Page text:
Some of the writ petitions have challenged the constitutional validity of anti-profiteering provisions. While this challenge is being deliberated by the courts, the government may be able to address some of the other concerns/issues that have been raised.
In the absence of a statutory appellate process, the decision of the High Courts on anti-profiteering matters, will very likely be sent back to the NAA for implementation. This may create a conflict, as the authority that has passed the original order will have to review the orders based on directions of the High Court and then pass a revised order. This is likely to give rise to further litigation. One option to address could be to induct a judicial member on the NAA to ensure that a legal view is also taken into consideration while deliberating on High Court orders. Another option may be to create a body within the NAA to review and implement the orders of the High Court. There may be other options as well and the government should explore all possible alternatives to address this issue. In all such cases, the focus of the NAA should be to resolve the matter, pass on the benefit to the consumer and not litigate further.
As it is likely that anti-profiteering related investigations will increase going forward, there is also an urgent need to introduce an appellate mechanism, within the GST law, for challenging the orders of the NAA. This will ensure that going forward, writ jurisdiction is not the only option for challenging orders of the NAA and may also result in faster resolution of cases.
One key and outstanding demand of tax payers is for a specific mechanism/methodology to calculate profiteering. This may minimise the subjectivity in the investigation process and therefore litigation. The NAA’s position has been, and remains, that a standard methodology cannot be prescribed for all sectors and hence none is being prescribed. This position needs to be revisited urgently, more so as the NAA now has the benefit of experience from over a hundred investigations. The contradictory positions being adopted in some orders has also added to the complexity of complying with the provisions. One option could be to reconstitute sector-specific committees, set up during GST implementation, which were headed by senior tax officers. These committees can provide guidance on prescribing methodology for compliance with the anti-profiteering provisions.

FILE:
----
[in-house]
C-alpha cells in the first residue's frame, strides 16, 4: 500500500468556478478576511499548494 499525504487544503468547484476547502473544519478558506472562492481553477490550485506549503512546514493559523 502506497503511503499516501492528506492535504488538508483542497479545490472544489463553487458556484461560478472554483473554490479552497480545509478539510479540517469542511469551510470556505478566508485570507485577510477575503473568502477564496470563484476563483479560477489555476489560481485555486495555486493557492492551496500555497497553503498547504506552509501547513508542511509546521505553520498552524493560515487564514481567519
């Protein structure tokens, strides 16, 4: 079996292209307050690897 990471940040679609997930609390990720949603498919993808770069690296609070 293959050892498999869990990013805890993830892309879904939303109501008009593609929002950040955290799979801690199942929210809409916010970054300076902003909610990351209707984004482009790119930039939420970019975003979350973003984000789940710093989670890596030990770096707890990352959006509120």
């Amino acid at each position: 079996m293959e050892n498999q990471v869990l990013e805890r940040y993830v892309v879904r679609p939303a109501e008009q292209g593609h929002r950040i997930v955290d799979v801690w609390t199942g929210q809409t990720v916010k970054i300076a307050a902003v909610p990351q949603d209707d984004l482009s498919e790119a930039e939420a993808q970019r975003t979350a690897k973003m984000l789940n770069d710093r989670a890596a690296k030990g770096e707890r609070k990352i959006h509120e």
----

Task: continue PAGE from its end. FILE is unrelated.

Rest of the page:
With the focus once again on initiatives for improving Ease of Doing Business in India, anti-profiteering related concerns of taxpayers do need to be addressed on a priority. The trust deficit between the business and tax administration on this subject needs to be reduced to ensure that the key purpose of the consumer benefiting by GST implementation, is served.
Source : https://economictimes.indiatimes.com/small-biz/gst/anti-profiteering-in-gst-caught-in-litigation-extension-in-tenure-may-not-be-enough/articleshow/70168665.cms